Turkey is shooting for a year-end start to negotiations, but it will not gain official status until it fulfils basic EU criteria on democracy, human rights and the rule of law.
In its regular monthly meeting on May 30th, the National Security Council (MGK) - which brings together the military’s top generals and politicians - recommended an end to emergency rule in two provinces in the southeast of the country, one of the conditions set by the EU.
The MGK recommended that emergency rule in the predominantly Kurdish provinces of Hakkari and Tunceli be lifted, and extended it for the "last time" in Diyarbakir and Sirnak provinces. The council’s recommendations must be approved by parliament, which normally rubber-stamps policy guidelines drafted by the body.
An EU commission spokesman said the recommendations were a "step in the right direction."
Emergency rule, originally imposed on 13 provinces in the Southeast during Turkey's 15-year campaign against Kurdish separatists, has slowly been lifted as fighting in the area dissipated.
Atilla Yayla of the Association for Liberal Thinking, a body which promotes liberal values in Turkey, says "things are moving slowly, but over the past week some quarters in Turkey have seen the importance of EU membership." He adds that EU membership will force the country to establish values such as justice and the rule of law that otherwise might languish in protracted debate.
Noticeably absent from the MGK meeting was the convalescing 77-year-old Prime Minister Bulent Ecevit, who has been in and out of hospital for the last month for treatment for a variety of ailments. Concern over his health and the stability of the government, led to a sharp fall in trading on May 30th, the day of the MGK meeting.
The Istanbul Stock Exchange plunged 2.7% on May 30th to close the day at 10 508, the lowest level of the year. Yields on the heavily traded T-bills, maturing on April 9, 2003, rose to 63.34%, and the lira hit a year low of 1 448 000 to the dollar on the interbank market.
There is widespread concern that the country’s efforts to pull itself from its worst economic crisis in over 50 years could be dragged down in political infighting. Turkey is being assisted in its recovery by a $16bn loan package backed by the International Monetary Fund (IMF).
There are deep divisions within the government over capital punishment and cultural rights, both EU-mandated issues that must be addressed before talks with the bloc can begin. The EU demands Ankara abolish the death penalty and remove laws forbidding the use of the Kurdish language for instruction in schools and in broadcasting.
The lightening rod of debate on the abolishment of the death penalty is Abdullah Ocalan, the captured leader of the Kurdistan Workers Party (PKK) who was sentenced to death in 1999 for treason and separatism.
There has been a moratorium on capital punishment in Turkey since 1984, and a constitutional amendment passed last year restricted capital punishment to states of war, imminent threat of war and terrorist acts.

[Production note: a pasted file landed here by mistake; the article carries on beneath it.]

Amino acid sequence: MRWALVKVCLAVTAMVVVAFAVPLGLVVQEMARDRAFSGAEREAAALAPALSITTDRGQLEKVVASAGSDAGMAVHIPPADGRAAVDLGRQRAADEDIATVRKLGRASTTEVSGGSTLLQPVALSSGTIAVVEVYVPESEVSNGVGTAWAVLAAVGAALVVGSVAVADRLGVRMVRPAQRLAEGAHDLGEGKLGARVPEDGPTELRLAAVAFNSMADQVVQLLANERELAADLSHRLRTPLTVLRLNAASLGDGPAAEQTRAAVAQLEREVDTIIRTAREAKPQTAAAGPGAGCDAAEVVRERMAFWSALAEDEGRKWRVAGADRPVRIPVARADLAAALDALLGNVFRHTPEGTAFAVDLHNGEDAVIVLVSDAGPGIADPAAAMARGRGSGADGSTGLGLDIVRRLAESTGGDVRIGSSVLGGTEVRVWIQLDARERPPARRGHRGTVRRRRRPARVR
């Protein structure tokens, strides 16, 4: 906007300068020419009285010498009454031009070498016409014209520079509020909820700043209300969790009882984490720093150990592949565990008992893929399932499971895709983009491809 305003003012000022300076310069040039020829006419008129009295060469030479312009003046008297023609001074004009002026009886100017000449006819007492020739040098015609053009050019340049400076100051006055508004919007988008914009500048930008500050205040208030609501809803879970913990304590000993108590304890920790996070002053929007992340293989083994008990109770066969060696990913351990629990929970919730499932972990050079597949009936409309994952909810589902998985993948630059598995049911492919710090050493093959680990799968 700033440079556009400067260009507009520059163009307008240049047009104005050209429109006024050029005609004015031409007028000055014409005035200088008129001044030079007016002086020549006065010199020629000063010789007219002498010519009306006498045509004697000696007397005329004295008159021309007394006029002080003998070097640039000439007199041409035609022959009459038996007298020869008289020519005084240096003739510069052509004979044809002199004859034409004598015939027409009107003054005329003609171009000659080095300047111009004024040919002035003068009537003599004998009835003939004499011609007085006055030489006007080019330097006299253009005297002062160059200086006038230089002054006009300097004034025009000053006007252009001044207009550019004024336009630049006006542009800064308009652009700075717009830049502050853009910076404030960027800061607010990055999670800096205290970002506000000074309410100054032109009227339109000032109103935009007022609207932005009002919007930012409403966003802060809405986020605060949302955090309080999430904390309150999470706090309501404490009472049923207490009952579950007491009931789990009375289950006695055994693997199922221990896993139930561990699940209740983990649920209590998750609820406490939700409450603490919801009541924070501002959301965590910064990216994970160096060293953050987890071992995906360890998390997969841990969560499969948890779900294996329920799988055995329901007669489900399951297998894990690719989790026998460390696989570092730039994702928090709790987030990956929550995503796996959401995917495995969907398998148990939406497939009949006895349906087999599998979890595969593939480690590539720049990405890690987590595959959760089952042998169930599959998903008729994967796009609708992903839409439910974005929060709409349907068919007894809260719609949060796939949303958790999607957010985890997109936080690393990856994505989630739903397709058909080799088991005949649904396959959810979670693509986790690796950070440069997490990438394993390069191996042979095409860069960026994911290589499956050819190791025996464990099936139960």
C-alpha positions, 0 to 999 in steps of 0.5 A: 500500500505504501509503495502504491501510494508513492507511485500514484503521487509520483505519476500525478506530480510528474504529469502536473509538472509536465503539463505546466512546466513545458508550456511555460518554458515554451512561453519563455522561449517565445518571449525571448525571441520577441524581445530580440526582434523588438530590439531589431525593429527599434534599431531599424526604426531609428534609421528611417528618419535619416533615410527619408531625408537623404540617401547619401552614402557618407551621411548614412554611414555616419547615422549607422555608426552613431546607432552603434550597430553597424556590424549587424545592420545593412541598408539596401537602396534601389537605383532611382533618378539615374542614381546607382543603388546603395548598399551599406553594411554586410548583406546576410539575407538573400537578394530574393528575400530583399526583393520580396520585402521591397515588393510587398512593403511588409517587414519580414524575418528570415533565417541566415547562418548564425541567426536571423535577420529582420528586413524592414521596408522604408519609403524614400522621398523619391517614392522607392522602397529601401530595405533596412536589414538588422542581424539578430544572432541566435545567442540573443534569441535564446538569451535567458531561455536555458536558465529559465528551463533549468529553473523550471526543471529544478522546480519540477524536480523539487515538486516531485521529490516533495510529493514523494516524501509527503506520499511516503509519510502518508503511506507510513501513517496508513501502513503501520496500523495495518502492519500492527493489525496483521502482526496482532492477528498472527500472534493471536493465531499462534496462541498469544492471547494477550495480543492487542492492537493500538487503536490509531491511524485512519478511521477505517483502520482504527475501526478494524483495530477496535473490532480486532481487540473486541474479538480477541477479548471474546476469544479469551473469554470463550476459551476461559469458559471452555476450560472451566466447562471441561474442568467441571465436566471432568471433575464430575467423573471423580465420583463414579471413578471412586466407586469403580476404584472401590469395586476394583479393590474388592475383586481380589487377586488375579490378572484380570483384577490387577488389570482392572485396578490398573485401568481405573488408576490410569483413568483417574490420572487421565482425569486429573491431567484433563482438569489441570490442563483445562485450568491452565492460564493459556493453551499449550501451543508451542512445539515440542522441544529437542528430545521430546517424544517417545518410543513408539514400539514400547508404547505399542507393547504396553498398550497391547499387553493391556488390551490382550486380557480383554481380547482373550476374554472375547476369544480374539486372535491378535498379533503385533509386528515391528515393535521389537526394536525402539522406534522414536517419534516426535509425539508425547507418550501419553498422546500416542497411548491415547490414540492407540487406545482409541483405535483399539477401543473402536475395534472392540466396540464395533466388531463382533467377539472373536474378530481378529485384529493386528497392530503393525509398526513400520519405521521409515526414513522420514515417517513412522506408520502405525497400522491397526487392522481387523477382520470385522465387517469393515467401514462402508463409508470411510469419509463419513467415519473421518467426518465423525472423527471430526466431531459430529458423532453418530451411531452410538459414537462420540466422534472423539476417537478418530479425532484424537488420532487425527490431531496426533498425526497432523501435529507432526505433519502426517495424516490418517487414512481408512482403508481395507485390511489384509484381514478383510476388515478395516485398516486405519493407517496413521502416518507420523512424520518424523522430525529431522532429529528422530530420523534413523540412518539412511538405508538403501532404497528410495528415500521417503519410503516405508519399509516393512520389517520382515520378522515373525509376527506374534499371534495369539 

Comments on May 28th by deputy prime minister and Nationalist Action Party (MHP) leader Devlet Bahceli made the waters more turbid still. But the MHP has since indicated it will go along with the MGK decision to "accelerate" reforms to meet EU criteria.
On a trip to China last week, Bahceli - whose far-right MHP is a member of the ruling coalition - set forth a series of his own conditions. He called for immediate debate in parliament on the death penalty, even as Ocalan appeals his case in the European Court of Human Rights (ECHR). Turkey had agreed to wait for a ruling before considering debate in parliament, which must ratify any death sentence before it can be carried out.
There is also pressure from outside the government, with the influential Turkish Association of Businessmen and Industrialists (TUSIAD) urging the government in a full-page advertisement that appeared in Turkish newspapers on May 29th to adopt the reforms without delay. The advertisement admonished that if a year-end date for accession talks to begin is not met, Turkey will be left alone.
All the same, foreign capital continues to stay away from Turkey, as investors remain loath to take their chances in a business climate widely viewed as being rife with corruption. Singing the benefits of closer EU ties, Economy Minister Kemal Dervis said recently in an interview with CNBC-e that the beginning of accession talks alone would mean a 500% boost in Foreign Direct Investment (FDI) from the EU.
Turkish President Ahmet Necdet Sezer is due to meet on June 7 with political party leaders to discuss ways of speeding along EU reforms.
Opposition figure True Path Party (DYP) head Tansu Ciller says the current debate over capital punishment is a political distraction that should be handled free of outside pressure. Ciller warned that an impasse over the Cyprus issue could have international consequences.
Although Turkey occupies the northern third of the divided island, the Republic of Cyprus seems set to become an EU member ahead of Turkey.
"It is the Cyprus problem that needs to be solved in the short-term, and this is what will open the way to Turkey’s full EU membership, not the death penalty," Ciller said on May 30th at a press conference. Claims that EU membership would be held up by debate over the death penalty were untrue, she said.